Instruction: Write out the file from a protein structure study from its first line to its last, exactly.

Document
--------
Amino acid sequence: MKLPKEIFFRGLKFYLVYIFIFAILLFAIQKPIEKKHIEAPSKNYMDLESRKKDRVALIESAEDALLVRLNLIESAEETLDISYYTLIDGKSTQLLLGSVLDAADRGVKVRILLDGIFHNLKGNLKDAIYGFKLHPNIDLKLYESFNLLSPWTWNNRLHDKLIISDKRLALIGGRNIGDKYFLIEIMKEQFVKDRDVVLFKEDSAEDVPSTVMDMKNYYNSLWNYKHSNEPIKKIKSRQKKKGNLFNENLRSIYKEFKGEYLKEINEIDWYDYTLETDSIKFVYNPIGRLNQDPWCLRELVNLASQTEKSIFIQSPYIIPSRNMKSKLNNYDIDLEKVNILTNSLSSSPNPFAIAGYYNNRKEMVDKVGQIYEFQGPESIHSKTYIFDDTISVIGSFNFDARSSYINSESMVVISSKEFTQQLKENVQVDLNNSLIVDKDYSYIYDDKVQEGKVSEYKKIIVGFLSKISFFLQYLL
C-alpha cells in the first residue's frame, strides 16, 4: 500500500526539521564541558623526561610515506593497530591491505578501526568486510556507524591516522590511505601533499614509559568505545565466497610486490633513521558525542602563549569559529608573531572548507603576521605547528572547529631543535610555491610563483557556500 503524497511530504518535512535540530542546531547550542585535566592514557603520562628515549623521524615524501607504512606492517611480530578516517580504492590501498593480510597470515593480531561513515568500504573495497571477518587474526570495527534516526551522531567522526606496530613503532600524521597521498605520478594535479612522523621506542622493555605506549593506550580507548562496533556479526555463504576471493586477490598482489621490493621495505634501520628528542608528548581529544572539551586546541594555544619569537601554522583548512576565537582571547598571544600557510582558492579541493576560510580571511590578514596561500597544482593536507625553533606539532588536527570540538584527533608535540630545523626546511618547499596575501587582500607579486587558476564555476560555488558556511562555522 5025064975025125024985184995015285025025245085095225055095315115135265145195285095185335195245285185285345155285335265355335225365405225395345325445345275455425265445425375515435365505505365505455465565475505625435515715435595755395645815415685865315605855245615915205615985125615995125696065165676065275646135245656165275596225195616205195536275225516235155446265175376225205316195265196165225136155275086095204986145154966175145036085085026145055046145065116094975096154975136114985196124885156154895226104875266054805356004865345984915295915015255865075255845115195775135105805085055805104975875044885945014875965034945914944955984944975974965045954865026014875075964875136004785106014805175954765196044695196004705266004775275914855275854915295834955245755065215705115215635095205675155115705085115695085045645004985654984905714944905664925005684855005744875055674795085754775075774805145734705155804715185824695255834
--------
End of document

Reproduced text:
Amino acid sequence: MKLPKEIFFRGLKFYLVYIFIFAILLFAIQKPIEKKHIEAPSKNYMDLESRKKDRVALIESAEDALLVRLNLIESAEETLDISYYTLIDGKSTQLLLGSVLDAADRGVKVRILLDGIFHNLKGNLKDAIYGFKLHPNIDLKLYESFNLLSPWTWNNRLHDKLIISDKRLALIGGRNIGDKYFLIEIMKEQFVKDRDVVLFKEDSAEDVPSTVMDMKNYYNSLWNYKHSNEPIKKIKSRQKKKGNLFNENLRSIYKEFKGEYLKEINEIDWYDYTLETDSIKFVYNPIGRLNQDPWCLRELVNLASQTEKSIFIQSPYIIPSRNMKSKLNNYDIDLEKVNILTNSLSSSPNPFAIAGYYNNRKEMVDKVGQIYEFQGPESIHSKTYIFDDTISVIGSFNFDARSSYINSESMVVISSKEFTQQLKENVQVDLNNSLIVDKDYSYIYDDKVQEGKVSEYKKIIVGFLSKISFFLQYLL
C-alpha cells in the first residue's frame, strides 16, 4: 500500500526539521564541558623526561610515506593497530591491505578501526568486510556507524591516522590511505601533499614509559568505545565466497610486490633513521558525542602563549569559529608573531572548507603576521605547528572547529631543535610555491610563483557556500 503524497511530504518535512535540530542546531547550542585535566592514557603520562628515549623521524615524501607504512606492517611480530578516517580504492590501498593480510597470515593480531561513515568500504573495497571477518587474526570495527534516526551522531567522526606496530613503532600524521597521498605520478594535479612522523621506542622493555605506549593506550580507548562496533556479526555463504576471493586477490598482489621490493621495505634501520628528542608528548581529544572539551586546541594555544619569537601554522583548512576565537582571547598571544600557510582558492579541493576560510580571511590578514596561500597544482593536507625553533606539532588536527570540538584527533608535540630545523626546511618547499596575501587582500607579486587558476564555476560555488558556511562555522 5025064975025125024985184995015285025025245085095225055095315115135265145195285095185335195245285185285345155285335265355335225365405225395345325445345275455425265445425375515435365505505365505455465565475505625435515715435595755395645815415685865315605855245615915205615985125615995125696065165676065275646135245656165275596225195616205195536275225516235155446265175376225205316195265196165225136155275086095204986145154966175145036085085026145055046145065116094975096154975136114985196124885156154895226104875266054805356004865345984915295915015255865075255845115195775135105805085055805104975875044885945014875965034945914944955984944975974965045954865026014875075964875136004785106014805175954765196044695196004705266004775275914855275854915295834955245755065215705115215635095205675155115705085115695085045645004985654984905714944905664925005684855005744875055674795085754775075774805145734705155804715185824695255834